Sunday, November 4, 2012

Coordination devices: daylight savings time, and the international dateline

Daylight savings time is a coordination device that we think about twice a year. The international dateline is another...

The Border That Stole 500 Birthdays
"So how exactly does drawing a line across the Pacific solve this issue? Why isn’t it enough merely to change the date at the stroke of midnight in each successive time zone? Because, if you think about it, that’s logically impossible. With only a single line moving westward across the planet, what exactly is it separating? The same date from itself? No — it is precisely because midnight separates two dates from each other that we need two date lines to separate them, one moving and one fixed.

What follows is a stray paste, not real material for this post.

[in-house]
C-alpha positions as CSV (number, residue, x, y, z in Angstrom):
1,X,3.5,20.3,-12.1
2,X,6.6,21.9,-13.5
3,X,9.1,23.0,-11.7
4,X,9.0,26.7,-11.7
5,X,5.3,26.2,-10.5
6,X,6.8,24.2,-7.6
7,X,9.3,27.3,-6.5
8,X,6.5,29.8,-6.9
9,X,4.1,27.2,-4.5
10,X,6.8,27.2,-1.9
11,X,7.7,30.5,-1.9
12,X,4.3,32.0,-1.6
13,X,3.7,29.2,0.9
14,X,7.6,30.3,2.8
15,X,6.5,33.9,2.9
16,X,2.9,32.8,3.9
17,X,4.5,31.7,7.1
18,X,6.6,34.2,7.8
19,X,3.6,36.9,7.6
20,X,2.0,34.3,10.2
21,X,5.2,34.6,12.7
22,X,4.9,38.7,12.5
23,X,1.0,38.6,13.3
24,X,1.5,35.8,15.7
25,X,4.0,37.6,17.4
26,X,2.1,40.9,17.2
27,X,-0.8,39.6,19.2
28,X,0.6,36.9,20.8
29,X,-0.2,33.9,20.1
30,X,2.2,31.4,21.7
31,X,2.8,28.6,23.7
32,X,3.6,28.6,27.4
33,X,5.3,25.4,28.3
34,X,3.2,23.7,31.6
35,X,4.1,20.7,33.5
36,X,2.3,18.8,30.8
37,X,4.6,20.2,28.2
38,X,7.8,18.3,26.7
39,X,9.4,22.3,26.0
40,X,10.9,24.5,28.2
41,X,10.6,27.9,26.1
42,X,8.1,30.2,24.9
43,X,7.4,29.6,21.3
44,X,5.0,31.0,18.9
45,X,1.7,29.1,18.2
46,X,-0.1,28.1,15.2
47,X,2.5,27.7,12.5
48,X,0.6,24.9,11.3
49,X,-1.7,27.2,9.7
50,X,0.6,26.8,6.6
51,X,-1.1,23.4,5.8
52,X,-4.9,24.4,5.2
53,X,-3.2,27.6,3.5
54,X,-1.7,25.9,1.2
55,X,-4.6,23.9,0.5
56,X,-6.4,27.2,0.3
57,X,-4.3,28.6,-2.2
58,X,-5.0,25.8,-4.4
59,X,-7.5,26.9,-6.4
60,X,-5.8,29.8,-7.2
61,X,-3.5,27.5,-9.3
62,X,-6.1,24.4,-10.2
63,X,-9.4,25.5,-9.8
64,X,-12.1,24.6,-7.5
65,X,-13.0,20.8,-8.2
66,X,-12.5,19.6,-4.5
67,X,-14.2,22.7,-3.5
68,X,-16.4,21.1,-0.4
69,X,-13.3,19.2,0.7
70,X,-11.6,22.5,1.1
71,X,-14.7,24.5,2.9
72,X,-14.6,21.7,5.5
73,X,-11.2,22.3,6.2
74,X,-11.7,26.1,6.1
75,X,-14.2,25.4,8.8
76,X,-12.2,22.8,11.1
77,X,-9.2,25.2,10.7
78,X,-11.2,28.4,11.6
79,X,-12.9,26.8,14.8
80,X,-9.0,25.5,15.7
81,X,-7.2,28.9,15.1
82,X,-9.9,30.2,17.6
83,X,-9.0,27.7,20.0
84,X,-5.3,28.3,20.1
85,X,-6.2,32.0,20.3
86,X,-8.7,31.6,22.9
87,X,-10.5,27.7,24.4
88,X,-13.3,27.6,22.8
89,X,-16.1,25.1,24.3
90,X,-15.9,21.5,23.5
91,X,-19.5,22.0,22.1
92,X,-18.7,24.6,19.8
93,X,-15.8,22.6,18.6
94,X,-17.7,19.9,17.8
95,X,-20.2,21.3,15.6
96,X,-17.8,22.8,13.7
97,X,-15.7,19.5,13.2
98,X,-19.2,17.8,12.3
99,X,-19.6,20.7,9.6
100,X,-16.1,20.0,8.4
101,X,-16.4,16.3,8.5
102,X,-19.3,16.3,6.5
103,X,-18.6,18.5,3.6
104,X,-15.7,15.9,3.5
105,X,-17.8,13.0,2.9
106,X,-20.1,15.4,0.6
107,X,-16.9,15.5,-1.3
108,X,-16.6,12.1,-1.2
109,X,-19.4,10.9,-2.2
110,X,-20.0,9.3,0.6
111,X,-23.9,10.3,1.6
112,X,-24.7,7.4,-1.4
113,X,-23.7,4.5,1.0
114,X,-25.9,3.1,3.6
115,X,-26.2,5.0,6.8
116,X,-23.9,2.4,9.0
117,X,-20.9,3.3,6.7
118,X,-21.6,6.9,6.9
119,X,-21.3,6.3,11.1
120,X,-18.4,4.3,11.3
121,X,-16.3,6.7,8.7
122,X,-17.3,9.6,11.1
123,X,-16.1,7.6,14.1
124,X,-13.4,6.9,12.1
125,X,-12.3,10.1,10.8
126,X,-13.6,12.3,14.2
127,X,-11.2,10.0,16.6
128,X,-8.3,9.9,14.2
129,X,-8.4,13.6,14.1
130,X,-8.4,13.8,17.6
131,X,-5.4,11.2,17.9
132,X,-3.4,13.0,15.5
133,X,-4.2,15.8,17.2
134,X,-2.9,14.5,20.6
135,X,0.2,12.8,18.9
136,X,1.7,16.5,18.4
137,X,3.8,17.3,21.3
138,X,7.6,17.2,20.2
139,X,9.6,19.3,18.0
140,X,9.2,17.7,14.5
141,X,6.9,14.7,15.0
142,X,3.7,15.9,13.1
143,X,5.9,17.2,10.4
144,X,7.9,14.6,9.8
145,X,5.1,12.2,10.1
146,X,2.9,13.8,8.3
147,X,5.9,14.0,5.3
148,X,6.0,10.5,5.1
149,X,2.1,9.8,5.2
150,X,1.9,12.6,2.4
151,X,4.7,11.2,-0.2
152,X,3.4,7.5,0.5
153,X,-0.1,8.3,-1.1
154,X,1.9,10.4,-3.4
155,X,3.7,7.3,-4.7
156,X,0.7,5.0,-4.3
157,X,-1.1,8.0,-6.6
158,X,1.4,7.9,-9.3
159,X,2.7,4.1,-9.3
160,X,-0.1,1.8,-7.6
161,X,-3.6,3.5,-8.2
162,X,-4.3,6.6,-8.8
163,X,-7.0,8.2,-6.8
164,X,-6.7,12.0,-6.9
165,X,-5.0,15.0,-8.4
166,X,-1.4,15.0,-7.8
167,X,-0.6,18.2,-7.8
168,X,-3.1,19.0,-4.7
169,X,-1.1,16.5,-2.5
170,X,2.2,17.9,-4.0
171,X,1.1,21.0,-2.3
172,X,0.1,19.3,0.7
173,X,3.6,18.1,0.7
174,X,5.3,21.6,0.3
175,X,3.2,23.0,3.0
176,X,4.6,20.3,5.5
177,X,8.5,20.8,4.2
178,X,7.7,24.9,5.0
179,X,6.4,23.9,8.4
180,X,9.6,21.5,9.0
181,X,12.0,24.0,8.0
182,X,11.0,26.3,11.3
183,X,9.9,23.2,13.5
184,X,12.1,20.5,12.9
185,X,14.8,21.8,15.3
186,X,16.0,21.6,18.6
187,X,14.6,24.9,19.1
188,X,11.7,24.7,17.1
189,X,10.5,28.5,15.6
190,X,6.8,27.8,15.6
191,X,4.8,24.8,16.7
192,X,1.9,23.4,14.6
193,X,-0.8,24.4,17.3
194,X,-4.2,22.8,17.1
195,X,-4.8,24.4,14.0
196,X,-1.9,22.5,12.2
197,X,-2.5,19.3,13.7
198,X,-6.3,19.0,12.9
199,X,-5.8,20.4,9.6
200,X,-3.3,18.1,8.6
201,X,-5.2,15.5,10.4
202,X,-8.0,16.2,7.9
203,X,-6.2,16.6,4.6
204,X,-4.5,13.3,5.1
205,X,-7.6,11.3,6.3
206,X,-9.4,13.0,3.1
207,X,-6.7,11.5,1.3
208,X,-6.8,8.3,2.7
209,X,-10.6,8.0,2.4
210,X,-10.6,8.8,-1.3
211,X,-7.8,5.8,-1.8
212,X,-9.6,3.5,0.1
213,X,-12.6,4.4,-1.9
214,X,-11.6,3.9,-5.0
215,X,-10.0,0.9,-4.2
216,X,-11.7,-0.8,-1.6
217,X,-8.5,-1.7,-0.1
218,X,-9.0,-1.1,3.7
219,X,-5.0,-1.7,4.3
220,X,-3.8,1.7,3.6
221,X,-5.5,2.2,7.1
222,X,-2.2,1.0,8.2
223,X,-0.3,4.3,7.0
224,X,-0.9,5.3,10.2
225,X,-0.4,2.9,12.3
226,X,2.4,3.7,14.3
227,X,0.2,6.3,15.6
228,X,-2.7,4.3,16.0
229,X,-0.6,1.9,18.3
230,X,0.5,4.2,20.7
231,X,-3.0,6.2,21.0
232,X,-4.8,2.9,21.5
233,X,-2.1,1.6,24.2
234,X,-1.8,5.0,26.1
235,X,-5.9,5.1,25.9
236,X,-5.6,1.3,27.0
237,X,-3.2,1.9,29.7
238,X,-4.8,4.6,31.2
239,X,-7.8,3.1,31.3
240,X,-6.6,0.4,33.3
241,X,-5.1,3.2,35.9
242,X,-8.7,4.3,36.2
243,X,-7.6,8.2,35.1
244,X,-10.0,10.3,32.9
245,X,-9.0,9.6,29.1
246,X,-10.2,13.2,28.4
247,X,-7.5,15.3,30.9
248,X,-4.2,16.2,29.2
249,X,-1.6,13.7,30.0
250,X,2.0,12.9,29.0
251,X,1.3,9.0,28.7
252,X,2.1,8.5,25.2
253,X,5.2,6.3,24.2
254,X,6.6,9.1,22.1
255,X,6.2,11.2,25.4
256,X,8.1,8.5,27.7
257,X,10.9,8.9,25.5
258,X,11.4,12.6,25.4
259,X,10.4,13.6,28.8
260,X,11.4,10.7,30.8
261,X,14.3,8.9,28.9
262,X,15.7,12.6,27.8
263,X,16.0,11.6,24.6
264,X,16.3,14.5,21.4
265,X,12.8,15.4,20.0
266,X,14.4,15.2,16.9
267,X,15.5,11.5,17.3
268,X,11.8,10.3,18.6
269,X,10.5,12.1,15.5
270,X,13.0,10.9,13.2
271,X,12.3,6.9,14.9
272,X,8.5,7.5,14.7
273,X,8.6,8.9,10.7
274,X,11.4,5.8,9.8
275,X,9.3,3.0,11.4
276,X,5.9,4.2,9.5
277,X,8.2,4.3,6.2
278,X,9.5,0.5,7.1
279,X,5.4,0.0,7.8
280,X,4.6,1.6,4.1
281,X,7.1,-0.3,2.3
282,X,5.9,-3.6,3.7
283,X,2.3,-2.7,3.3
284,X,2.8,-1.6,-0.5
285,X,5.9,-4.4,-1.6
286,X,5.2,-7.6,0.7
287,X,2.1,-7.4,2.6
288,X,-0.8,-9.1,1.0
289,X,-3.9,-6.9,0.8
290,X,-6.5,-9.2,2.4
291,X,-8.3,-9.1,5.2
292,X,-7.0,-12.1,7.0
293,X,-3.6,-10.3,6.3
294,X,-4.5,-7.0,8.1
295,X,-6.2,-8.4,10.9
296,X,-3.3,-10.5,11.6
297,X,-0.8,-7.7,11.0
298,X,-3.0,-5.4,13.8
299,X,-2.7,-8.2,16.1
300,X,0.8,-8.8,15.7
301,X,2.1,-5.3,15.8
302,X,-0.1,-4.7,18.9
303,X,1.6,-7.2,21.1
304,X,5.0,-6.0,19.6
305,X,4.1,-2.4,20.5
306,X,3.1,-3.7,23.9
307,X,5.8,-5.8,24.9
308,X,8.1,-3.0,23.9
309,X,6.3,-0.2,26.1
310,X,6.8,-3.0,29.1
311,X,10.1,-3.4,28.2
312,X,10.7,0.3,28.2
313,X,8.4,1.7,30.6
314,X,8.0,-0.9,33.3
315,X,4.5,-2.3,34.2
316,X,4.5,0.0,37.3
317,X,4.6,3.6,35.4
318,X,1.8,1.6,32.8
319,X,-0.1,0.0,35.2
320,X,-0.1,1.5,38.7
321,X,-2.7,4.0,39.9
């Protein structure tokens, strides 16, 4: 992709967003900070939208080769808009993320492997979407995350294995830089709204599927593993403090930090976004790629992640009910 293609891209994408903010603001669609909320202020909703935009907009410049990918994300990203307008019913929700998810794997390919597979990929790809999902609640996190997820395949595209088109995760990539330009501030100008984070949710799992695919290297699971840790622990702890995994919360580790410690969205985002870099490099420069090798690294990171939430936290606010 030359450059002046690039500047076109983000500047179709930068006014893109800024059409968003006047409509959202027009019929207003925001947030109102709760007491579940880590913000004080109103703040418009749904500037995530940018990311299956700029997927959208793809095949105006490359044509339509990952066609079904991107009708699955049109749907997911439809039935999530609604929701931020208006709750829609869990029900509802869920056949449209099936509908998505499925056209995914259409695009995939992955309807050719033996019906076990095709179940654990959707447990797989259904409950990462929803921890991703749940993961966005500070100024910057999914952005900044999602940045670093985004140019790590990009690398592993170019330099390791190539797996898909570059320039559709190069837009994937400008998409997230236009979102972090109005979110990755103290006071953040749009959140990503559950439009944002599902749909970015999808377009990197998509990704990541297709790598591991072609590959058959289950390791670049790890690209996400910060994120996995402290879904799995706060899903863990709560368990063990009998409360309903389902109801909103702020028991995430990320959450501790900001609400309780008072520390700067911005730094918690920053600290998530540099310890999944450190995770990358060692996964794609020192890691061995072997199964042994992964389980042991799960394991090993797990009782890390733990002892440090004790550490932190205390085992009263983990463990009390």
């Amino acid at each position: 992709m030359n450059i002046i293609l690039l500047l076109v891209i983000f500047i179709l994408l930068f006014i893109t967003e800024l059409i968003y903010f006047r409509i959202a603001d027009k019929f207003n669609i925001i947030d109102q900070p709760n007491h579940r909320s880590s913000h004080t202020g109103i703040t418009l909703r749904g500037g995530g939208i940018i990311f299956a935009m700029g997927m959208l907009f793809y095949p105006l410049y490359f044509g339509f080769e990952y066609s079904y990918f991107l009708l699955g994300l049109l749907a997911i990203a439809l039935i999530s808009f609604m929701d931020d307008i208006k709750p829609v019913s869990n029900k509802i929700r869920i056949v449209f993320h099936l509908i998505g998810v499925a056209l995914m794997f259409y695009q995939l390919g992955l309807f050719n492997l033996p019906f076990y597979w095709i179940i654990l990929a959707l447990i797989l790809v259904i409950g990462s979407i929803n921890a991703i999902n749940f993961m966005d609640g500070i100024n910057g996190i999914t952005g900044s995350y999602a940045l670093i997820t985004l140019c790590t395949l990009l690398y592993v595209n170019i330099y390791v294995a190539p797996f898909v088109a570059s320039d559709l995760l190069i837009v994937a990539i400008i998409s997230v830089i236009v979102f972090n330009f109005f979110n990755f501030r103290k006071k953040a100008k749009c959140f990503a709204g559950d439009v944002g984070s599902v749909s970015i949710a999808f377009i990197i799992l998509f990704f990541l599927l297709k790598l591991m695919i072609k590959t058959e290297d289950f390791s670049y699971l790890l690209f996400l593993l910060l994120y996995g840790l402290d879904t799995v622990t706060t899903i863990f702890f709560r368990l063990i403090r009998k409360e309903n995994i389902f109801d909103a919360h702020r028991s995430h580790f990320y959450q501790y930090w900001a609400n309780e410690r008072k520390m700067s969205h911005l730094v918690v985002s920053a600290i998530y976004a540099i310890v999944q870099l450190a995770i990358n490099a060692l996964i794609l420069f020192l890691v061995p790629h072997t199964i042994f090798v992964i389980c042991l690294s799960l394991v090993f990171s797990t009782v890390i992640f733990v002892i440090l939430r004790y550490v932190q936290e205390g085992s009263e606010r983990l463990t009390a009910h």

"Picture that movable date line — the stroke of midnight — racing across the earth at the speed of one time zone an hour. When the clock strikes 12  in the first zone west of the fixed date line, a new date is born in a sliver one time zone wide, stretching from pole to pole. As the hours tick away, that slice grows wider across the Earth’s circumference. The new date races ahead of the sunrise, lighting up the east as the day races west. Inexorably, as the date circles the Earth to rejoin the fixed line, the “new” date becomes the “old” one, to be replaced in turn by the next one as the midnight hour once again crosses the date line"

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